The strategy to win a Formula 1 race has changed significantly since Pirelli joined the sport. Long gone are the days of pushing flat-out during every lap, now it is about maintaining quick lap times without wearing out the tyres.
It’s a driving style that not everyone is a fan of, but it requires great skill and instinct to get the most out of the Pirelli rubber.
The 2010 Canadian Grand Prix changed the complexion of F1 when unusual track conditions caused the tyres to degrade quickly. It was an entertaining race which led to the FIA asking Pirelli, who joined the sport a year later in 2011, to make high tyres that degrade over time.
In the early Pirelli era, each driver made 3-4 pitstops at races and the racing was fantastic due to the varying strategies from drivers and teams.
However, teams have learned how to avoid making multiple pitstops if possible and Pirelli have been forced to make their compound structure stronger due to the record-breaking car speeds in the corners.
Nowadays, tyre temperature and tyre pressures are just as important as linear tyre wear. Getting the tyres and pressures into the optimum window will give the drivers a huge chunk of lap time.
Falling out of this window means the tyres will wear out more, causing the drivers to lose grip, therefore making it harder to find that narrow operating window. It’s a cycle that is very difficult to get out of. There is so much talk about tyre temperature because it rewards lap time and has a huge effect on performance.
“It’s unbelievable how bad we are at maintaining temperature,” said Lance Stroll at the 2020 season-finale in Abu Dhabi. “As soon as we are in some kind of traffic or at the end of the race, it just drops off completely.”
In qualifying, we see drivers crawling around on their outlaps before giving it their all on their flying lap. The reason we see this is for tyre performance.
Before the turbo-hybrid era, such slow outlaps were unheard of because drivers would lose so much temperature that they would lock up as soon as they touched the brakes going into turn one.
But things have changed and drivers have found a way to avoid losing too much time in the opening corners before they have the tyres exactly where they want for the rest of the lap. Going slowly prior to their flying lap is a big help for the final sector when the tyres risk overheating.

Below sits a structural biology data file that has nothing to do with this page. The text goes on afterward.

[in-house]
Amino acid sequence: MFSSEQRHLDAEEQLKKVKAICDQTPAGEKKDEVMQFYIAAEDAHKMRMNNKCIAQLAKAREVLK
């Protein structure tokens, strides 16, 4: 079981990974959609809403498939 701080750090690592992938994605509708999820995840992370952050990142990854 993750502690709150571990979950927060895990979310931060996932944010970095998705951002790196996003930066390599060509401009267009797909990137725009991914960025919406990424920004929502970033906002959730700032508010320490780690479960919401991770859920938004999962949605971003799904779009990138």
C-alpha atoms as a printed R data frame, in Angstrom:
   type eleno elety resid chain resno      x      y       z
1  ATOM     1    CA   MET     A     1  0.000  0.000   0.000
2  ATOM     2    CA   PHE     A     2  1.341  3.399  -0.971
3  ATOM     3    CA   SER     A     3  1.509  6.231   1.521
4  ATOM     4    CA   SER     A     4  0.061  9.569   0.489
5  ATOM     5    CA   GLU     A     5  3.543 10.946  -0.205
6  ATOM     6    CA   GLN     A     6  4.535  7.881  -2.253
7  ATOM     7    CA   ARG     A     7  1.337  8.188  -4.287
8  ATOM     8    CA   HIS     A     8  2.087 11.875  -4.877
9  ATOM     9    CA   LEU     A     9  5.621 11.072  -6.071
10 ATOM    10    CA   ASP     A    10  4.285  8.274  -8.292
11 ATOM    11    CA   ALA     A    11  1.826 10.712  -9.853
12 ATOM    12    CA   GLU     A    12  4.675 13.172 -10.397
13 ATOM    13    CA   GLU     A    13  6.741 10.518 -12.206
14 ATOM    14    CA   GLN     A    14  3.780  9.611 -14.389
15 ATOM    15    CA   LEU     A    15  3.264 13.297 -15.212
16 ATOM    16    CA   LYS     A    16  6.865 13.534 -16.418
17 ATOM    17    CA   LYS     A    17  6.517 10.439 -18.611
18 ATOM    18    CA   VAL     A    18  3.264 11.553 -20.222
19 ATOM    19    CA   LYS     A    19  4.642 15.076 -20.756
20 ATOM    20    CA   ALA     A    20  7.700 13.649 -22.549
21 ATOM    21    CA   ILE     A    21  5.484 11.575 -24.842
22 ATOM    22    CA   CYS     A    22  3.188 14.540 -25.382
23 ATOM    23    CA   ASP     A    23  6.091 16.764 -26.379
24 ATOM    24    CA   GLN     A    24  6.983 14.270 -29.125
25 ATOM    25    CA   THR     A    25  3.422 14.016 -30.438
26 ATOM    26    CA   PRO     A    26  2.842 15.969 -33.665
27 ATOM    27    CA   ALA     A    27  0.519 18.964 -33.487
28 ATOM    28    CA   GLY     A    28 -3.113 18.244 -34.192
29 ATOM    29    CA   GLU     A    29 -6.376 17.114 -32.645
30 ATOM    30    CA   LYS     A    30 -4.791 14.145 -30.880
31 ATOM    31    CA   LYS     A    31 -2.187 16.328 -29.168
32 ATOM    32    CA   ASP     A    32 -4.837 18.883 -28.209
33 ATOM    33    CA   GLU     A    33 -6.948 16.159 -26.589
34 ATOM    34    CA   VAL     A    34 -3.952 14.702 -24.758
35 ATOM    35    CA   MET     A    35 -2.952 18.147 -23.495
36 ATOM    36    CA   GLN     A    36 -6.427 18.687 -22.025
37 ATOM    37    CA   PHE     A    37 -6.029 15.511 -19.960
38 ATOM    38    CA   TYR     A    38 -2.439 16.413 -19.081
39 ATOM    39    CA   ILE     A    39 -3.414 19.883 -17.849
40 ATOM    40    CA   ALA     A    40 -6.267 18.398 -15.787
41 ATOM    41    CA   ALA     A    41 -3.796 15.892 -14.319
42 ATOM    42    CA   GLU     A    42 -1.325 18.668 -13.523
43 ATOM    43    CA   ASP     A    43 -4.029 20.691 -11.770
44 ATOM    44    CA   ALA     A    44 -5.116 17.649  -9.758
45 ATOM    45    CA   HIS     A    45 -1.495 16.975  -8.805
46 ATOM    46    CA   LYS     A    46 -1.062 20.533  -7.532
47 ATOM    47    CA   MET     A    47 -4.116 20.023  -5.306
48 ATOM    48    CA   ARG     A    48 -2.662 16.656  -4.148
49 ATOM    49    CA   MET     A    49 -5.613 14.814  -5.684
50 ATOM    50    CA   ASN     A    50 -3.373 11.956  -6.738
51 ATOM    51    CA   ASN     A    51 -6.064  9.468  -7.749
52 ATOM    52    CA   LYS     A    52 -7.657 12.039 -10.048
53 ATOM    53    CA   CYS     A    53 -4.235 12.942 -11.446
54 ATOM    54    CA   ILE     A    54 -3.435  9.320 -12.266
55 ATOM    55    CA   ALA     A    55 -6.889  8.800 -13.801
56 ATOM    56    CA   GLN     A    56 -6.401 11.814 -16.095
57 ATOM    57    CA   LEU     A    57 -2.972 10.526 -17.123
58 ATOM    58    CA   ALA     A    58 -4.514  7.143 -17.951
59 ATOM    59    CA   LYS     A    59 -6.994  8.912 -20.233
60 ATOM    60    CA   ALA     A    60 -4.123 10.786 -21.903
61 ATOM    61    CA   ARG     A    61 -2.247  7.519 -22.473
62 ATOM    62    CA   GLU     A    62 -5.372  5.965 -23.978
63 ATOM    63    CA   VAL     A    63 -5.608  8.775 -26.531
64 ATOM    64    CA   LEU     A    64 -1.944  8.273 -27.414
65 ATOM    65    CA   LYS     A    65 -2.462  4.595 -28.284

During races, teams and drivers have all the data they need to drive at a pace which keeps the tyre temperature in the optimum working range, as well as not using the tyres too hard or too little which could lead to degradation problems. Executing this is demanding and difficult, given how fickle the Pirelli rubber can be.
Lewis Hamilton has mastered this skill which is why his race pace is stronger than teammate Valtteri Bottas. The seven-time world champion has found the perfect balance between speed and tyre management.
Whilst some drivers get slower as a stint goes on, Hamilton can consistently pump out quick lap times or even get quicker as the fuel burns down.
Being out front helps as there is no interference from a car that is ahead, but even when Hamilton is behind he is able to keep the life in his tyres which opens up Mercedes’ strategy options to run longer and benefit from an overcut.
For drivers and fans it can be frustrating to not see 20 of the best racing drivers in the world going flat out. Given the restrictions on gearboxes, power unit parts and the structure of the tyres, this will be the case for the foreseeable future.
It’s a challenge for the teams, and the best drivers can make the difference in the tyre management game. Those who can adapt to the conditions, the track and nature of the Grand Prix, will have an advantage over their rivals.
Being fast is one thing in modern Formula 1, but smart driving is just as important.